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Re: The Raspberry Pi 3 Model B Q&A thread

Mon Feb 29, 2016 10:13 am

jdb wrote:
lb wrote:On previous Pi models, The SD slot was unable to use UHS transfers modes due to lack of 1.8V I/O voltage capability. Has this changed? The SoC can do UHS in theory. As CPU speed increases even more, I/O starts to become a serious bottleneck, and UHS would certainly help a bit here.
The Arasan eMMC block is the only block that can do UHS and this is now connected to the onboard WiFi. The Broadcom SDHOST (which doesn't do UHS modes, but can be overclocked) now talks to the SD card.
Ahh, too bad. Thanks for the information, nonetheless.

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Re: The Raspberry Pi 3 Model B Q&A thread

Mon Feb 29, 2016 10:17 am

hippy wrote:
brekee12 wrote:It is great developing, never stops. However, I hope RPi B+ and RPi 2B will stay for long time for scaling the projects.
Farnell / elelemnt14 has had the Pi 1 B+ and older listed as "no longer stocked" / "special build only" for a while now so I guess they will cease to be readily available off the shelf but available to bulk order for those who need them or want to keep supplying them as resellers. I would expect that will increasingly become the case for all except "currently in mass production" Pi.
RS still list the B+ 6,000+

http://uk.rs-online.com/web/p/products/8111284

...still many other places to buy ;)
adieu

Asus CS10 Chromebit / HP Envy 4500 Wireless Printer / Raspberry Pi Model 2B v1.1 / RealVNC Software...

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Re: The Raspberry Pi 3 Model B Q&A thread

Mon Feb 29, 2016 10:17 am

DougieLawson wrote:
hippy wrote:I'm going to be the first to ask to get it out of the way ...

Will the full schematics of the Pi 3B be released ?
It's unlikely, there haven't been any full schematics for B+ or 2B. I've no idea why folks keep asking, there's nothing having a schematic will tell you that isn't available as part of the externals that are published for the hardware.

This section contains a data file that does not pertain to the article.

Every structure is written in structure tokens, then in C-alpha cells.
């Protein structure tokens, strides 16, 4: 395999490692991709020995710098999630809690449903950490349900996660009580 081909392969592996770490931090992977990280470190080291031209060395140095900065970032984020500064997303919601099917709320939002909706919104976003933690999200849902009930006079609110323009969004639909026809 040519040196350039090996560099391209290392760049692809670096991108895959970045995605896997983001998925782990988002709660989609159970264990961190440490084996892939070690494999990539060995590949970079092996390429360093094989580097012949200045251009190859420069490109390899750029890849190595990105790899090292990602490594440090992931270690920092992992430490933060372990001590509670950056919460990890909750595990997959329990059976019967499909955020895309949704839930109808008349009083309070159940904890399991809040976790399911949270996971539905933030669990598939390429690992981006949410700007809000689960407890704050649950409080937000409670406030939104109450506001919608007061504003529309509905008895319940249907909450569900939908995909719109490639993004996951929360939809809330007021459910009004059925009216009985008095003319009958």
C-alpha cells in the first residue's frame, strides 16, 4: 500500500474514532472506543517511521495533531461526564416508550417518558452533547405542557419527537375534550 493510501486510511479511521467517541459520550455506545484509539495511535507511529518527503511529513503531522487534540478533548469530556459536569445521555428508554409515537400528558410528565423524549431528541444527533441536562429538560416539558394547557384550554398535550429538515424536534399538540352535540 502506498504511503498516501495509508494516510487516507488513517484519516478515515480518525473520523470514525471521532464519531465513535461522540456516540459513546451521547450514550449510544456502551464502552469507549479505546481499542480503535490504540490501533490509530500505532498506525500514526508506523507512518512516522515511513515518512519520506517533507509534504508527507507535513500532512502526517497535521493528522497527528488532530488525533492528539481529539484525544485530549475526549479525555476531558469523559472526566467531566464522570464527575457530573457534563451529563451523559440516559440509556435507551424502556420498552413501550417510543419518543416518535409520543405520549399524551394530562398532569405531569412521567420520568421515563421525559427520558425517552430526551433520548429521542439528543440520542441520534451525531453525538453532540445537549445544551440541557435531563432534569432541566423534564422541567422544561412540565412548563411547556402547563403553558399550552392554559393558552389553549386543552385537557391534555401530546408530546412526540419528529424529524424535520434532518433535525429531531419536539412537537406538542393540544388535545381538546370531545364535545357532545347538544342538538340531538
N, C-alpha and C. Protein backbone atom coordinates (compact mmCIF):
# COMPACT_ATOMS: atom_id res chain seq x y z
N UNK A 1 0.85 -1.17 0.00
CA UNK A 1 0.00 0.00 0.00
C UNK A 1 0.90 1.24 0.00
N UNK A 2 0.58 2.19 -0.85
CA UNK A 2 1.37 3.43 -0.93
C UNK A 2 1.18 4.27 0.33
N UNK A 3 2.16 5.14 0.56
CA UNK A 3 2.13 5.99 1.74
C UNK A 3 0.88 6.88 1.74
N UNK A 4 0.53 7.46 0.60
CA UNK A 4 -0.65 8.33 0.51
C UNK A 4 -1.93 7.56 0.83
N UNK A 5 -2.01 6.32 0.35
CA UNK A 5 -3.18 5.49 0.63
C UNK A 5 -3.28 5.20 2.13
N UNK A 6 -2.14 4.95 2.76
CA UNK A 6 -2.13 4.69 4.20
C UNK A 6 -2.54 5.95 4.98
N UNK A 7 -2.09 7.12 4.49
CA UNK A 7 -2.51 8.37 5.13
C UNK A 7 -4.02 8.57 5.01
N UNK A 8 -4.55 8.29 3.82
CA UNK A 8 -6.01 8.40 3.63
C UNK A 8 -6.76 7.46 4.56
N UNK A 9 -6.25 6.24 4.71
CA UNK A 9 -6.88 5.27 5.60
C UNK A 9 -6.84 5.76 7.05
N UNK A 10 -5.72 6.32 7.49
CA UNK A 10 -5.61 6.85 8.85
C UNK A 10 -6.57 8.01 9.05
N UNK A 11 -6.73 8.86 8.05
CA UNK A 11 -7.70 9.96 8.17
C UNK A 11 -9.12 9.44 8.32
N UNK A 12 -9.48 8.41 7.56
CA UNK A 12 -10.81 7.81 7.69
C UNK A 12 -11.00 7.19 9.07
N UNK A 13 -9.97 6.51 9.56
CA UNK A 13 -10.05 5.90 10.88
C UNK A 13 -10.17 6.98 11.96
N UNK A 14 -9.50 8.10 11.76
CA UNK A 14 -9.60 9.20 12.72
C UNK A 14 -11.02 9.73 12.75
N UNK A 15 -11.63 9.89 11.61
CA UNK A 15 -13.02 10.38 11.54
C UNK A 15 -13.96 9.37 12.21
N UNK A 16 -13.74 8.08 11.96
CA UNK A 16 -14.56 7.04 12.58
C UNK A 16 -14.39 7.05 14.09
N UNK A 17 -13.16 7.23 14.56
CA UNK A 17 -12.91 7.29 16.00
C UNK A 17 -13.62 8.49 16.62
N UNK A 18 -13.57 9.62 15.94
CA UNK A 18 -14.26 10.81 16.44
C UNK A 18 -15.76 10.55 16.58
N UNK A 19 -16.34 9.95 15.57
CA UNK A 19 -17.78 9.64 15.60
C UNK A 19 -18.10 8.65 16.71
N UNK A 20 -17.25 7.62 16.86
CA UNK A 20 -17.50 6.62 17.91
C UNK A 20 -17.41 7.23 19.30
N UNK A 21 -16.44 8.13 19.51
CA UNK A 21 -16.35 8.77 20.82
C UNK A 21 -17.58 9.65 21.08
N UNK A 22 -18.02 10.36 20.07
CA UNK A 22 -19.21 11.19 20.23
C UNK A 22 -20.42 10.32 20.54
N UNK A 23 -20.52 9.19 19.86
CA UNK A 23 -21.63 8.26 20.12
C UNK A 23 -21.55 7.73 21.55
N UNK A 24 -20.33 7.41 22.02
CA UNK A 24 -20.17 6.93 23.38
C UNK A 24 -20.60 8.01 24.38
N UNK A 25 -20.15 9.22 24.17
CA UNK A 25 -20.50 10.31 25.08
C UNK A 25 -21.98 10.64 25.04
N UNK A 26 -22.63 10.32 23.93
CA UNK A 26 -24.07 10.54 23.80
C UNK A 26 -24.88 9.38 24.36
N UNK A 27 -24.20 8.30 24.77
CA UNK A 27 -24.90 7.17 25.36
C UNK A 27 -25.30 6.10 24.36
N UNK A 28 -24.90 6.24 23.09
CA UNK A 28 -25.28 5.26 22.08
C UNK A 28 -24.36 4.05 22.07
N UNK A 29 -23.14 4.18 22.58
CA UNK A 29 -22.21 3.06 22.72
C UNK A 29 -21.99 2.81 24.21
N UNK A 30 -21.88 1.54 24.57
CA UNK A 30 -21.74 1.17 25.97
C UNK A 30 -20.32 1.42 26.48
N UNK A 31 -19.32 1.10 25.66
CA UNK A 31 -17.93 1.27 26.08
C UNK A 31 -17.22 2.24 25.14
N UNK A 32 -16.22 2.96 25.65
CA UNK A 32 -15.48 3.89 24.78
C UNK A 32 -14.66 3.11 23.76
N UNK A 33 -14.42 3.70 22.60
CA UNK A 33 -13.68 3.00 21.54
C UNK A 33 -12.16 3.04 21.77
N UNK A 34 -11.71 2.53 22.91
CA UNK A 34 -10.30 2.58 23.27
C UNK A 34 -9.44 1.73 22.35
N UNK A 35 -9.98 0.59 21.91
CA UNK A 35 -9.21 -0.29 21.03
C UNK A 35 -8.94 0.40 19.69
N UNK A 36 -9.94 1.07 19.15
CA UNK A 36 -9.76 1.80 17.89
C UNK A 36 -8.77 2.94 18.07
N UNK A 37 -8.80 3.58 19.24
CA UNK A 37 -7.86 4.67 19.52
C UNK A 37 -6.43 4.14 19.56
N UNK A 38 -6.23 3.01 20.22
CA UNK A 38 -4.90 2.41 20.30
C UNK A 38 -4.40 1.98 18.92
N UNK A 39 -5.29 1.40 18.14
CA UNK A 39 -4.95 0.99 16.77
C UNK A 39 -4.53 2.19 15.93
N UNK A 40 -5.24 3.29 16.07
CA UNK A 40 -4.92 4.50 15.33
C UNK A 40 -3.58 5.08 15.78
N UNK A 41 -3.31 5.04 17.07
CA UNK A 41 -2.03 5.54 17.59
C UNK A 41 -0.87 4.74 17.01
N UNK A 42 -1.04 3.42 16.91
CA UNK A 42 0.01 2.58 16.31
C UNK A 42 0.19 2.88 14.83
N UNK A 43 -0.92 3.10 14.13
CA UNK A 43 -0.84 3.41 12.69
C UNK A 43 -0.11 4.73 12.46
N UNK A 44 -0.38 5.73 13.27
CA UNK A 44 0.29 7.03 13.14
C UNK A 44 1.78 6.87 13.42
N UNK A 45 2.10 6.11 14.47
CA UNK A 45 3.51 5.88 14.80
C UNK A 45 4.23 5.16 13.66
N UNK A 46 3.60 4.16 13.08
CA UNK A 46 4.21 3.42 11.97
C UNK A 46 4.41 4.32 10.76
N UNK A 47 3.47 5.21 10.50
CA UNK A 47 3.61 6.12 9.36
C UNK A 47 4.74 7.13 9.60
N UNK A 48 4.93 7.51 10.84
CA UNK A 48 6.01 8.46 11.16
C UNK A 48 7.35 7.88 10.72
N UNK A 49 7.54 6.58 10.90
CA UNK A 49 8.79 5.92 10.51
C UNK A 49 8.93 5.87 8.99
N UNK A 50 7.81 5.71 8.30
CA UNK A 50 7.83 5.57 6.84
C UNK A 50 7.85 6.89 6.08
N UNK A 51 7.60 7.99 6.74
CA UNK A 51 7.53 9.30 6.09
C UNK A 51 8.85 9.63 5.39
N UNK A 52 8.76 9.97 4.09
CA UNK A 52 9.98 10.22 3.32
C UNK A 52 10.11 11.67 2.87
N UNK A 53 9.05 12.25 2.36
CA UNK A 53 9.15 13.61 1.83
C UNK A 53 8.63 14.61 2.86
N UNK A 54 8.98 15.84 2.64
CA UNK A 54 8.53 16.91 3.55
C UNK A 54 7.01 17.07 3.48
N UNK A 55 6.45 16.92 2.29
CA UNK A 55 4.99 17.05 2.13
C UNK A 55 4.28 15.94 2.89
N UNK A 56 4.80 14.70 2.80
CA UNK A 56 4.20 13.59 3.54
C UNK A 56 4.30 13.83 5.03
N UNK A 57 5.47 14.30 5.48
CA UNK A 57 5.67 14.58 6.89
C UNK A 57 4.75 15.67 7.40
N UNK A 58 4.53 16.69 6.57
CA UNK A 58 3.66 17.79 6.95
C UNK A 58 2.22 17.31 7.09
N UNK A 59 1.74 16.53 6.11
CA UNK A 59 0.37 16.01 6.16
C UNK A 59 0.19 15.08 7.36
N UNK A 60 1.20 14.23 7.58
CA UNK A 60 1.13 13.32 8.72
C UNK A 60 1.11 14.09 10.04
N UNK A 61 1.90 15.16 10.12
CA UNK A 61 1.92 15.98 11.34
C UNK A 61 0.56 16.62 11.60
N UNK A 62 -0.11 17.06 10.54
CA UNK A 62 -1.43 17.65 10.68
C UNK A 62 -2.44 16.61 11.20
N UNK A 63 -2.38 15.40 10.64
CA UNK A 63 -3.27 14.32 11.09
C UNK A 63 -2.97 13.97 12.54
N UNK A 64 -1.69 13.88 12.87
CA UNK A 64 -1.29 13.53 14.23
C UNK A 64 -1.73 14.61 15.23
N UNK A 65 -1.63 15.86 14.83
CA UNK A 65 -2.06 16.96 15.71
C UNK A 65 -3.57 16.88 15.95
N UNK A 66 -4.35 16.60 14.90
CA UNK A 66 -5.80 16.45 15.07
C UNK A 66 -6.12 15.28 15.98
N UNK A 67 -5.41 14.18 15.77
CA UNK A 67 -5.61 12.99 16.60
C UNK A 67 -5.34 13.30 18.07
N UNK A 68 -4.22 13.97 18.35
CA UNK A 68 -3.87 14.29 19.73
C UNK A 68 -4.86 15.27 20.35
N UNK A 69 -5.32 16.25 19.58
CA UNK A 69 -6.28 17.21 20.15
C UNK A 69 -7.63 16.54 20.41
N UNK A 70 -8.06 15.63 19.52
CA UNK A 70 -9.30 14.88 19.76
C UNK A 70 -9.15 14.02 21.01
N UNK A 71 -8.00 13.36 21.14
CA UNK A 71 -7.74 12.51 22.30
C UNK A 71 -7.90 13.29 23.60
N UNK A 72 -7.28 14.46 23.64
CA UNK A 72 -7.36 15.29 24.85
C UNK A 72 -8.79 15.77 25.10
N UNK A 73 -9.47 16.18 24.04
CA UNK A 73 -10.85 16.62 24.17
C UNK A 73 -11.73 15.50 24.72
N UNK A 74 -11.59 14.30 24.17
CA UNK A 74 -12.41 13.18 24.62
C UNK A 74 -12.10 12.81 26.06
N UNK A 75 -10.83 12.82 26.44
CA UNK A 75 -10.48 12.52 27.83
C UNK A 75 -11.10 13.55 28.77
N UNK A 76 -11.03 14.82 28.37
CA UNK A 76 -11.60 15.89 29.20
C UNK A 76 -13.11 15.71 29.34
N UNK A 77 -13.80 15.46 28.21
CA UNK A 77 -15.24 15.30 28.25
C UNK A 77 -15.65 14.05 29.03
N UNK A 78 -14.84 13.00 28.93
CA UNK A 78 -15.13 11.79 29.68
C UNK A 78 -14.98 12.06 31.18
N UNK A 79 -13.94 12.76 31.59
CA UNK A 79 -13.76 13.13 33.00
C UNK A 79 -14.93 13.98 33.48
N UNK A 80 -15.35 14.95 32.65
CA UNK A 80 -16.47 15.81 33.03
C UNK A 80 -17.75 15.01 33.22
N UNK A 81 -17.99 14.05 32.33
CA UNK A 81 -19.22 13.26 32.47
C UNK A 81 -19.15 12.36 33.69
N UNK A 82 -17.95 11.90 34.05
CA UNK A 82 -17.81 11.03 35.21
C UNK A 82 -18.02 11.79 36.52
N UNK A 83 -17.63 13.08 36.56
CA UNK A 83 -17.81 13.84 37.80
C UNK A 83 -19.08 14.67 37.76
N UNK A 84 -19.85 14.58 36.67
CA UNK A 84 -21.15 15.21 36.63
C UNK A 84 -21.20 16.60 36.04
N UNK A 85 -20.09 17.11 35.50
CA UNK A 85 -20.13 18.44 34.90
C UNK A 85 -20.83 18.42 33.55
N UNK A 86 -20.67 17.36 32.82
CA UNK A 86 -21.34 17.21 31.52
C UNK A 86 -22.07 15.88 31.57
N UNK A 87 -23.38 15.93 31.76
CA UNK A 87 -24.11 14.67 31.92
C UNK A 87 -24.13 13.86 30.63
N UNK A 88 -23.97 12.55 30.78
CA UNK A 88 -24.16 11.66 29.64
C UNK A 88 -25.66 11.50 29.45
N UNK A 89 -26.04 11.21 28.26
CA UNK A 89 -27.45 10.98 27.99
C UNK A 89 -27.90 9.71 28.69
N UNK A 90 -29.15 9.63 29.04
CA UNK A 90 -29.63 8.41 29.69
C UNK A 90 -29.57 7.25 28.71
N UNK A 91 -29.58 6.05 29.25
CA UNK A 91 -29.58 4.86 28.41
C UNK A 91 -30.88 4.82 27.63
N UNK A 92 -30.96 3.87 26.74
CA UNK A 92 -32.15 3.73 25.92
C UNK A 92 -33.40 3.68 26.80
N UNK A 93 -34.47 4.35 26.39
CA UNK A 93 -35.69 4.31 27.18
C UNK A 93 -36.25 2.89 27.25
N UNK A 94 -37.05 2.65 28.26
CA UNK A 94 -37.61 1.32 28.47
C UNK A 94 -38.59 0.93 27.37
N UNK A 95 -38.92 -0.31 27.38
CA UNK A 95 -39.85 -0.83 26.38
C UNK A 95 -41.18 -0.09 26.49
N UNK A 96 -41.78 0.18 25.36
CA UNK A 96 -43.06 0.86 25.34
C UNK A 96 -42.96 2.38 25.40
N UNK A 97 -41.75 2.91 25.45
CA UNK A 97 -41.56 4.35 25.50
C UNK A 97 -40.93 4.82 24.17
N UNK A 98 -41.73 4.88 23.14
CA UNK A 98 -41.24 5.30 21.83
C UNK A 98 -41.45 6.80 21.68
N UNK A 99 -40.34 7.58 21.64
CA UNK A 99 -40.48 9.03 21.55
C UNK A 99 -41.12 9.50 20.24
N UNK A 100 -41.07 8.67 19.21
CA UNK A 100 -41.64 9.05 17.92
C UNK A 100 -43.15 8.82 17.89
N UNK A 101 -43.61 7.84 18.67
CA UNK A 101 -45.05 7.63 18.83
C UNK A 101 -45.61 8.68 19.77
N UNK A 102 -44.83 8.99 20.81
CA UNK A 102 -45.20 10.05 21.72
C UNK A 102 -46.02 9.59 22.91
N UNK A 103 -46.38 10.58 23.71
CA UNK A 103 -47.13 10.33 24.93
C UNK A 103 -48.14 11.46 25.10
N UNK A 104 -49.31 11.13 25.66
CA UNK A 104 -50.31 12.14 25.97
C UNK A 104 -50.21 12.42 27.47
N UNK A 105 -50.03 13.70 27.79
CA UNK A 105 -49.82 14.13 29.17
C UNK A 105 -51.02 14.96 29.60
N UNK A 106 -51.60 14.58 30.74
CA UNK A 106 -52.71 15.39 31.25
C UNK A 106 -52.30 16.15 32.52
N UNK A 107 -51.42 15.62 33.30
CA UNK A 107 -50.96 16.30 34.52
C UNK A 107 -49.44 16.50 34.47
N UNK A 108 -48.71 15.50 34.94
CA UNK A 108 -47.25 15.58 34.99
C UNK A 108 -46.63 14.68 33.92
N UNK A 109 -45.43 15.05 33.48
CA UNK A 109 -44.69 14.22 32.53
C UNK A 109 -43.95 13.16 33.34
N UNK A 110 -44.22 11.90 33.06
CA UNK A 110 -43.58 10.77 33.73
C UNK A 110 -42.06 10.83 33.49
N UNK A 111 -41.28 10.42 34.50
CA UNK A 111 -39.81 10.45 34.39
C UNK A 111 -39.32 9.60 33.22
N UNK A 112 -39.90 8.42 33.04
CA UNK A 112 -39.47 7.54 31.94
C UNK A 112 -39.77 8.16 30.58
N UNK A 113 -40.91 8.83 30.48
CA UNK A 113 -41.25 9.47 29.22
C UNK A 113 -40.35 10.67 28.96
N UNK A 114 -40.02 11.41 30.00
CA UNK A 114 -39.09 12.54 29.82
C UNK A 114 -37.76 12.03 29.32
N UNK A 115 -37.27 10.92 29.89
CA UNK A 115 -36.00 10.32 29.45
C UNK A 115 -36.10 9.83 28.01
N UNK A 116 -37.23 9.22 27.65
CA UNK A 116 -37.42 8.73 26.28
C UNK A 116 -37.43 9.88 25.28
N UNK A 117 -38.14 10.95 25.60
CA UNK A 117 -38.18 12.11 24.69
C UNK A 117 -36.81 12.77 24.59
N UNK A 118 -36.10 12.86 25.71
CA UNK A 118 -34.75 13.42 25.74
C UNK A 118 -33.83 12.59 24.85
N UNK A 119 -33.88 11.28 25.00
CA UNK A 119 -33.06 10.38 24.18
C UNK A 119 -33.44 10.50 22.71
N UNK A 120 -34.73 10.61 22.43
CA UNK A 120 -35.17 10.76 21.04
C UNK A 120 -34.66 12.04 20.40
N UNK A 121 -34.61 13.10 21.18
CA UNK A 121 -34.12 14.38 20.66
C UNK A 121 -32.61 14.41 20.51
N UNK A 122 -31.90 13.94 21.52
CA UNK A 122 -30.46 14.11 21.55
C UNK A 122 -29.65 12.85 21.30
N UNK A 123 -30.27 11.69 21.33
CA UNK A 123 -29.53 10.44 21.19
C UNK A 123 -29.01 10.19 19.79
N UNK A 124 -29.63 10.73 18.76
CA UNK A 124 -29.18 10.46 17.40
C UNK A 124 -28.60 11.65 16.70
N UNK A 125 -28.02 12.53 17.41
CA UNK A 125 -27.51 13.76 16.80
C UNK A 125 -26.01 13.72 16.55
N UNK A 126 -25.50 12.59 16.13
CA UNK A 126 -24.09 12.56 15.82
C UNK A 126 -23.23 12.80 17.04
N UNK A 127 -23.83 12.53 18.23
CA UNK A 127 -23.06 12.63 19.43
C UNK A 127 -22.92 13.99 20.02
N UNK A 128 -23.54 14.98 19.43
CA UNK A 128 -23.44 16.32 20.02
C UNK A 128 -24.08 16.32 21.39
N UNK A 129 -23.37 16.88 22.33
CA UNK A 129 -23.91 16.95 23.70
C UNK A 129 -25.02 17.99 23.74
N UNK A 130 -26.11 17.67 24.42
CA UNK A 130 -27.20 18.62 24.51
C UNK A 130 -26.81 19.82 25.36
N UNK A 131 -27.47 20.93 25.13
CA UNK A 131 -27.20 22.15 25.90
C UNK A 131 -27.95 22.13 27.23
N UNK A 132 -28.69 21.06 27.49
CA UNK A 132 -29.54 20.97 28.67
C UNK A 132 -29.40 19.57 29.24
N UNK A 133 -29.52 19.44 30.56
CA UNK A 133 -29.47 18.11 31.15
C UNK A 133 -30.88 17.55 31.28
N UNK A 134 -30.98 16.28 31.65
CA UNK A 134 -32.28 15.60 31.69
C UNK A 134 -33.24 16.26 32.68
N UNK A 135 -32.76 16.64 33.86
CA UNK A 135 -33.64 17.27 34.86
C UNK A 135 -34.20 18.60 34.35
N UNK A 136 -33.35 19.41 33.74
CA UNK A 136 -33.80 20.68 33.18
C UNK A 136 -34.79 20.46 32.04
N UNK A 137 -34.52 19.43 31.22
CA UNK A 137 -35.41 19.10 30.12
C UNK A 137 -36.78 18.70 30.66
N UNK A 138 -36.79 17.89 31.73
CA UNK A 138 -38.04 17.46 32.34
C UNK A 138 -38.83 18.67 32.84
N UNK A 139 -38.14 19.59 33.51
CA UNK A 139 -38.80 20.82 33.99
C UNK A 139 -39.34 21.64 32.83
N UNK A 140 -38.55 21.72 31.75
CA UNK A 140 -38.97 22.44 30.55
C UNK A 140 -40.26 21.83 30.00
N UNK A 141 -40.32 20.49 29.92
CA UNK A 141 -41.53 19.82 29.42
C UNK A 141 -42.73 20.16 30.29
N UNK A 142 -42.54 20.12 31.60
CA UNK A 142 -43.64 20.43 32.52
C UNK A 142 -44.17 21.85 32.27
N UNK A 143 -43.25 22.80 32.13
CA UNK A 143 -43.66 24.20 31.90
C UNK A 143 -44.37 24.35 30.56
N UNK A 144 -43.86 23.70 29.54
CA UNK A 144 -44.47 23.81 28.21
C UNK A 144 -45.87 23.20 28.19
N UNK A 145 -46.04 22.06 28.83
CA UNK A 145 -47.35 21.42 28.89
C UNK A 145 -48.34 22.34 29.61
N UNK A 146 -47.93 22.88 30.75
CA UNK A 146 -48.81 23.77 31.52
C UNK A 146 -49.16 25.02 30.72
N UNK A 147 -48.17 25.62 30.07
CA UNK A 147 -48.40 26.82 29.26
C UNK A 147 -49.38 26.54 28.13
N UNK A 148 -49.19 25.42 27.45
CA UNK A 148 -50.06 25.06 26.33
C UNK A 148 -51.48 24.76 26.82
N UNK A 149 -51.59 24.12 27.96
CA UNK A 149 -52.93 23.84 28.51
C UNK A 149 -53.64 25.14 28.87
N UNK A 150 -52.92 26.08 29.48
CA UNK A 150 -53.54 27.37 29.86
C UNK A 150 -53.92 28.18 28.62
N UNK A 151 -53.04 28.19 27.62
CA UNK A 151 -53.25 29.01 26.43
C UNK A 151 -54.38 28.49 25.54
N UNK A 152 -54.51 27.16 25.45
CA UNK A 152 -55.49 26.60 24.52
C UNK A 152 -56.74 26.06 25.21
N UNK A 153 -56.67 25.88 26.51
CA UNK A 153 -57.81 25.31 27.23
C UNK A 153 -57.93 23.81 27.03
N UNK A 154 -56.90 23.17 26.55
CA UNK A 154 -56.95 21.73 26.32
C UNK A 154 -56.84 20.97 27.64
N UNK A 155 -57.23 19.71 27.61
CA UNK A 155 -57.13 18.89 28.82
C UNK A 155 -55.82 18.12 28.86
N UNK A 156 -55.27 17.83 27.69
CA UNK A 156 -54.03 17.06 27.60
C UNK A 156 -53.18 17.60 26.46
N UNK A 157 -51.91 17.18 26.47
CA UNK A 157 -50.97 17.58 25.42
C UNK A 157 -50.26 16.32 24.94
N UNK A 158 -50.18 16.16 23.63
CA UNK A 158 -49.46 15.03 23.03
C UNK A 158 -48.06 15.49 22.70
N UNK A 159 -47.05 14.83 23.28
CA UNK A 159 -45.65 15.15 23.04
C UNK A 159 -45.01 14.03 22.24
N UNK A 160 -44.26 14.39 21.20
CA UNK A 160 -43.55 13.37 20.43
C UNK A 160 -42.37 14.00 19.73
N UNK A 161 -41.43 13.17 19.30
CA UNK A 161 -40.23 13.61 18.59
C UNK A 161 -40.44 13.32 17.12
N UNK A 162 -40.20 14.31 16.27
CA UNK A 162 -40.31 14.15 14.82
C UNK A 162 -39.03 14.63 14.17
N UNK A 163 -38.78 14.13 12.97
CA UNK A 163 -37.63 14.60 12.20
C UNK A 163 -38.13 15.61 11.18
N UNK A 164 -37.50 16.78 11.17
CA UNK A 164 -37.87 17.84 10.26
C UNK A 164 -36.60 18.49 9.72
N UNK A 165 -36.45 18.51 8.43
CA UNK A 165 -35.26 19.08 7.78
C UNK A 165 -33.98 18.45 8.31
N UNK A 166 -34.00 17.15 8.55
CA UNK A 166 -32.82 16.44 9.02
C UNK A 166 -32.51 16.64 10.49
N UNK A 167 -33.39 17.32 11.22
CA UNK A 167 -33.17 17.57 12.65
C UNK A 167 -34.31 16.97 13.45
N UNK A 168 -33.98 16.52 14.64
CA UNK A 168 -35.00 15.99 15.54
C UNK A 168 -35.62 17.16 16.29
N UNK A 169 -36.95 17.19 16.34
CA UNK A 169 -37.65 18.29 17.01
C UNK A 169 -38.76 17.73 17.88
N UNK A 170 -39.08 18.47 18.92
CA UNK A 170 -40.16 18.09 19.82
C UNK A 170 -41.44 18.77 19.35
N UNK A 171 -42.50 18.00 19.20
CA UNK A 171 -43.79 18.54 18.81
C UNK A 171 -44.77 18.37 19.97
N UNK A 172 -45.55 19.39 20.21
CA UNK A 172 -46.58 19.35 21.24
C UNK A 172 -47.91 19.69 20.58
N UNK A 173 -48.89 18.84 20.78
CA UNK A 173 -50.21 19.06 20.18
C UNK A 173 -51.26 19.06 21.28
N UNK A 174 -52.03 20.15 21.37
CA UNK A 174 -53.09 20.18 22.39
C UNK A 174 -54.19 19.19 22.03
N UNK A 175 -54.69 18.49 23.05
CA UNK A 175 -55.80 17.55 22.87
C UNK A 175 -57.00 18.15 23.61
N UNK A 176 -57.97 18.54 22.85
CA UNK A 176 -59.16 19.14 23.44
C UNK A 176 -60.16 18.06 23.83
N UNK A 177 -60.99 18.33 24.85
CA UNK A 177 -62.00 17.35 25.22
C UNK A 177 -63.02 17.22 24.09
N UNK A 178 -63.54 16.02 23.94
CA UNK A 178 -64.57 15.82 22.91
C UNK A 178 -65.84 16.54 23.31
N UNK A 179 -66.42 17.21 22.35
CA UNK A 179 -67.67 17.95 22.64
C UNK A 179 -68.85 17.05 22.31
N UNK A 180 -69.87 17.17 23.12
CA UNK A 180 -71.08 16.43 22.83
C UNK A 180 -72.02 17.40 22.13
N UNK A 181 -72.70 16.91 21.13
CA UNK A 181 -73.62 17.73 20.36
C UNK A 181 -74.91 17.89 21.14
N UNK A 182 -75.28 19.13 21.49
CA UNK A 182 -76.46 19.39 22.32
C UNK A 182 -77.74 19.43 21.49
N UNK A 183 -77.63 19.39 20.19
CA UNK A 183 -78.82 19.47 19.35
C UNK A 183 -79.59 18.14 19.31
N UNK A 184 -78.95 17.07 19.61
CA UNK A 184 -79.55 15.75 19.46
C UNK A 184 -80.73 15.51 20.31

See past discussions where people have explained why they would like to see full schematics.

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Re: The Raspberry Pi 3 Model B Q&A thread

Mon Feb 29, 2016 10:18 am

jdb wrote:The Broadcom SDHOST (which doesn't do UHS modes, but can be overclocked) now talks to the SD card.
Just to pad this out a little, it can be overclocked by up to 100%, ie, a doubling of the standard 50MHz clock speed. 42MB/s transfers via the card slot are nothing out of the ordinary on the old hardware with a card that's designed for a 100MHz clock speed. Presumably this holds true for the new.
Last edited by GTR2Fan on Mon Feb 29, 2016 10:21 am, edited 1 time in total.
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Re: The Raspberry Pi 3 Model B Q&A thread

Mon Feb 29, 2016 10:19 am

jamesh wrote:
lb wrote: Regarding an ARMv8 variant of Raspbian, why not use AArch32, the 32 bit variant of the ARMv8 architecture? It has all the advantages of the new instruction set, but still uses 32 bit pointers. Makes sense on a device with limited memory like the Pi, if you ask me.
Since when has 1GB of RAM been 'limited'? Or have people forgotten how to write memory efficient code?
Yes, they absolutely have, of course! Currently, 16 GB of RAM are standard for new desktop computers, so 1 GB isn't much in comparison, particularly if you subtract a part of it for the GPU. Some use cases get more demanding all the time. Consider web browsing.

Edit: Also, noteworthy, I had a lot of trouble with compiling C++ code on the Raspberry Pi 2 already. I had to disable parallelism for my builds in the end.
Last edited by lb on Mon Feb 29, 2016 10:27 am, edited 1 time in total.

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Re: The Raspberry Pi 3 Model B Q&A thread

Mon Feb 29, 2016 10:20 am

GTR2Fan wrote:
jdb wrote:The Broadcom SDHOST (which doesn't do UHS modes, but can be overclocked) now talks to the SD card.